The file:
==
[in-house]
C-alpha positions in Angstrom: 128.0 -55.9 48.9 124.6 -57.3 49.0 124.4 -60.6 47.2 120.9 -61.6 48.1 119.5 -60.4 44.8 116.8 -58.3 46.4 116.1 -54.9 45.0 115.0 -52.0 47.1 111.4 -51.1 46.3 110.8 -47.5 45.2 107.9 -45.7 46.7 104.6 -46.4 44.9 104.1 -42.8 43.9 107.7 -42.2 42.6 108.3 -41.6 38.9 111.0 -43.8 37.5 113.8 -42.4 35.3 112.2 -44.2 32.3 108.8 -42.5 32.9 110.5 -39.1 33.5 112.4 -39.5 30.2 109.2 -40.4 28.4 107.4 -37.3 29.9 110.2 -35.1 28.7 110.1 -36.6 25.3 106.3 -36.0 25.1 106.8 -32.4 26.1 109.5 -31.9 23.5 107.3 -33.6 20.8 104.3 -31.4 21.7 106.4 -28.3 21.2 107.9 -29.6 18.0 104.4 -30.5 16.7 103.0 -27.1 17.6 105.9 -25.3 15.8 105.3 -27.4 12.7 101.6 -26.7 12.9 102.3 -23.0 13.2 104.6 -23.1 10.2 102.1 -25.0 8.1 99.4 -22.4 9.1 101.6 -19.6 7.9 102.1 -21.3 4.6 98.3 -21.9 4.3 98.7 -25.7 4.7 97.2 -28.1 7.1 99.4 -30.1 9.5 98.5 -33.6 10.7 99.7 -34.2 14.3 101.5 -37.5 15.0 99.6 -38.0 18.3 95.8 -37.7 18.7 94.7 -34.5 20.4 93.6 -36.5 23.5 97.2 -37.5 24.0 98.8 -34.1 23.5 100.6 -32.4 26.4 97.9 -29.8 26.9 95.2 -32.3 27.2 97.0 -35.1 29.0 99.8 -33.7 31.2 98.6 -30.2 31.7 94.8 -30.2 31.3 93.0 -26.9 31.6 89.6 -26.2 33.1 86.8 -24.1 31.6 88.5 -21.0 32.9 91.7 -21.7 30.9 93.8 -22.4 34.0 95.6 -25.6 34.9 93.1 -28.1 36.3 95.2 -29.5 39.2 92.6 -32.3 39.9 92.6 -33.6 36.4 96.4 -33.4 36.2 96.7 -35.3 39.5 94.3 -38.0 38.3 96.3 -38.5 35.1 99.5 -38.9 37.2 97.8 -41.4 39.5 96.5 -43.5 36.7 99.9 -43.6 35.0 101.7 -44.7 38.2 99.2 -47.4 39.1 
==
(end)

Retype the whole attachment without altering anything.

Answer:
[in-house]
C-alpha positions in Angstrom: 128.0 -55.9 48.9 124.6 -57.3 49.0 124.4 -60.6 47.2 120.9 -61.6 48.1 119.5 -60.4 44.8 116.8 -58.3 46.4 116.1 -54.9 45.0 115.0 -52.0 47.1 111.4 -51.1 46.3 110.8 -47.5 45.2 107.9 -45.7 46.7 104.6 -46.4 44.9 104.1 -42.8 43.9 107.7 -42.2 42.6 108.3 -41.6 38.9 111.0 -43.8 37.5 113.8 -42.4 35.3 112.2 -44.2 32.3 108.8 -42.5 32.9 110.5 -39.1 33.5 112.4 -39.5 30.2 109.2 -40.4 28.4 107.4 -37.3 29.9 110.2 -35.1 28.7 110.1 -36.6 25.3 106.3 -36.0 25.1 106.8 -32.4 26.1 109.5 -31.9 23.5 107.3 -33.6 20.8 104.3 -31.4 21.7 106.4 -28.3 21.2 107.9 -29.6 18.0 104.4 -30.5 16.7 103.0 -27.1 17.6 105.9 -25.3 15.8 105.3 -27.4 12.7 101.6 -26.7 12.9 102.3 -23.0 13.2 104.6 -23.1 10.2 102.1 -25.0 8.1 99.4 -22.4 9.1 101.6 -19.6 7.9 102.1 -21.3 4.6 98.3 -21.9 4.3 98.7 -25.7 4.7 97.2 -28.1 7.1 99.4 -30.1 9.5 98.5 -33.6 10.7 99.7 -34.2 14.3 101.5 -37.5 15.0 99.6 -38.0 18.3 95.8 -37.7 18.7 94.7 -34.5 20.4 93.6 -36.5 23.5 97.2 -37.5 24.0 98.8 -34.1 23.5 100.6 -32.4 26.4 97.9 -29.8 26.9 95.2 -32.3 27.2 97.0 -35.1 29.0 99.8 -33.7 31.2 98.6 -30.2 31.7 94.8 -30.2 31.3 93.0 -26.9 31.6 89.6 -26.2 33.1 86.8 -24.1 31.6 88.5 -21.0 32.9 91.7 -21.7 30.9 93.8 -22.4 34.0 95.6 -25.6 34.9 93.1 -28.1 36.3 95.2 -29.5 39.2 92.6 -32.3 39.9 92.6 -33.6 36.4 96.4 -33.4 36.2 96.7 -35.3 39.5 94.3 -38.0 38.3 96.3 -38.5 35.1 99.5 -38.9 37.2 97.8 -41.4 39.5 96.5 -43.5 36.7 99.9 -43.6 35.0 101.7 -44.7 38.2 99.2 -47.4 39.1 